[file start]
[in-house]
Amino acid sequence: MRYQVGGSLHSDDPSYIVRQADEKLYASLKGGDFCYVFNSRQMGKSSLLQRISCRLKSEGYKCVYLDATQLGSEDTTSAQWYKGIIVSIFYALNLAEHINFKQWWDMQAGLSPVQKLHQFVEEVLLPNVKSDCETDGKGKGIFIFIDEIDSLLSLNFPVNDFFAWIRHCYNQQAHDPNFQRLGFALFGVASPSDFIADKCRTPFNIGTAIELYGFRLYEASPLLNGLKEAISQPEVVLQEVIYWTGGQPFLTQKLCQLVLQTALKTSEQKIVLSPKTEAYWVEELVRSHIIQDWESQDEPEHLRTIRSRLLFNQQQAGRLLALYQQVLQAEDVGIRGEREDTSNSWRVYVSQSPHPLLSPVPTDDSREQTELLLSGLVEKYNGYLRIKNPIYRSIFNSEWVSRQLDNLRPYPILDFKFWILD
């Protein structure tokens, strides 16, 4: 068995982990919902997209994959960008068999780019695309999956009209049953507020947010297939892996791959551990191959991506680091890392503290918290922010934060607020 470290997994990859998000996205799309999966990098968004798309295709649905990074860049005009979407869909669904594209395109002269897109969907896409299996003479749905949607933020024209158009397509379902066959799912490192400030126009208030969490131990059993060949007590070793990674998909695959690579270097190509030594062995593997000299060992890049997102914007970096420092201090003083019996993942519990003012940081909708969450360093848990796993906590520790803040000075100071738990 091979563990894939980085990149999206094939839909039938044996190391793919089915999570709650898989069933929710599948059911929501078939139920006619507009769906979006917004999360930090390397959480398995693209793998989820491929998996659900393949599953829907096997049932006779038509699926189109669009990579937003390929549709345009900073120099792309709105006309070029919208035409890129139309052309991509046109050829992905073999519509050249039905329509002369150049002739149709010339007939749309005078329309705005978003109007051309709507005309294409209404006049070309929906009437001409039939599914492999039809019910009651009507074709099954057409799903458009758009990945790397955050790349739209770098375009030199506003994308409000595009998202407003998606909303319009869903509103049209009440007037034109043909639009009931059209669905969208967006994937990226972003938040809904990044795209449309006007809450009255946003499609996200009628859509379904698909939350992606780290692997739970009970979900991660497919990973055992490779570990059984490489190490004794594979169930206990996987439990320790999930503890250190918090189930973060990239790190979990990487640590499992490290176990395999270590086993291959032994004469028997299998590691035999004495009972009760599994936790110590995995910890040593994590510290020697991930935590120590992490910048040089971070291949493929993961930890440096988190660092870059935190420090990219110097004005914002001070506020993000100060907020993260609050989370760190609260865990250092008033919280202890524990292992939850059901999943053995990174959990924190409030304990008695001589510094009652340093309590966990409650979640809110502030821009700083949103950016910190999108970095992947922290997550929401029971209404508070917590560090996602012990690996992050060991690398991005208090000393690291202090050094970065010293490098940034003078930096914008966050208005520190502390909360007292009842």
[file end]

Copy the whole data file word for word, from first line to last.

[in-house]
Amino acid sequence: MRYQVGGSLHSDDPSYIVRQADEKLYASLKGGDFCYVFNSRQMGKSSLLQRISCRLKSEGYKCVYLDATQLGSEDTTSAQWYKGIIVSIFYALNLAEHINFKQWWDMQAGLSPVQKLHQFVEEVLLPNVKSDCETDGKGKGIFIFIDEIDSLLSLNFPVNDFFAWIRHCYNQQAHDPNFQRLGFALFGVASPSDFIADKCRTPFNIGTAIELYGFRLYEASPLLNGLKEAISQPEVVLQEVIYWTGGQPFLTQKLCQLVLQTALKTSEQKIVLSPKTEAYWVEELVRSHIIQDWESQDEPEHLRTIRSRLLFNQQQAGRLLALYQQVLQAEDVGIRGEREDTSNSWRVYVSQSPHPLLSPVPTDDSREQTELLLSGLVEKYNGYLRIKNPIYRSIFNSEWVSRQLDNLRPYPILDFKFWILD
């Protein structure tokens, strides 16, 4: 068995982990919902997209994959960008068999780019695309999956009209049953507020947010297939892996791959551990191959991506680091890392503290918290922010934060607020 470290997994990859998000996205799309999966990098968004798309295709649905990074860049005009979407869909669904594209395109002269897109969907896409299996003479749905949607933020024209158009397509379902066959799912490192400030126009208030969490131990059993060949007590070793990674998909695959690579270097190509030594062995593997000299060992890049997102914007970096420092201090003083019996993942519990003012940081909708969450360093848990796993906590520790803040000075100071738990 091979563990894939980085990149999206094939839909039938044996190391793919089915999570709650898989069933929710599948059911929501078939139920006619507009769906979006917004999360930090390397959480398995693209793998989820491929998996659900393949599953829907096997049932006779038509699926189109669009990579937003390929549709345009900073120099792309709105006309070029919208035409890129139309052309991509046109050829992905073999519509050249039905329509002369150049002739149709010339007939749309005078329309705005978003109007051309709507005309294409209404006049070309929906009437001409039939599914492999039809019910009651009507074709099954057409799903458009758009990945790397955050790349739209770098375009030199506003994308409000595009998202407003998606909303319009869903509103049209009440007037034109043909639009009931059209669905969208967006994937990226972003938040809904990044795209449309006007809450009255946003499609996200009628859509379904698909939350992606780290692997739970009970979900991660497919990973055992490779570990059984490489190490004794594979169930206990996987439990320790999930503890250190918090189930973060990239790190979990990487640590499992490290176990395999270590086993291959032994004469028997299998590691035999004495009972009760599994936790110590995995910890040593994590510290020697991930935590120590992490910048040089971070291949493929993961930890440096988190660092870059935190420090990219110097004005914002001070506020993000100060907020993260609050989370760190609260865990250092008033919280202890524990292992939850059901999943053995990174959990924190409030304990008695001589510094009652340093309590966990409650979640809110502030821009700083949103950016910190999108970095992947922290997550929401029971209404508070917590560090996602012990690996992050060991690398991005208090000393690291202090050094970065010293490098940034003078930096914008966050208005520190502390909360007292009842």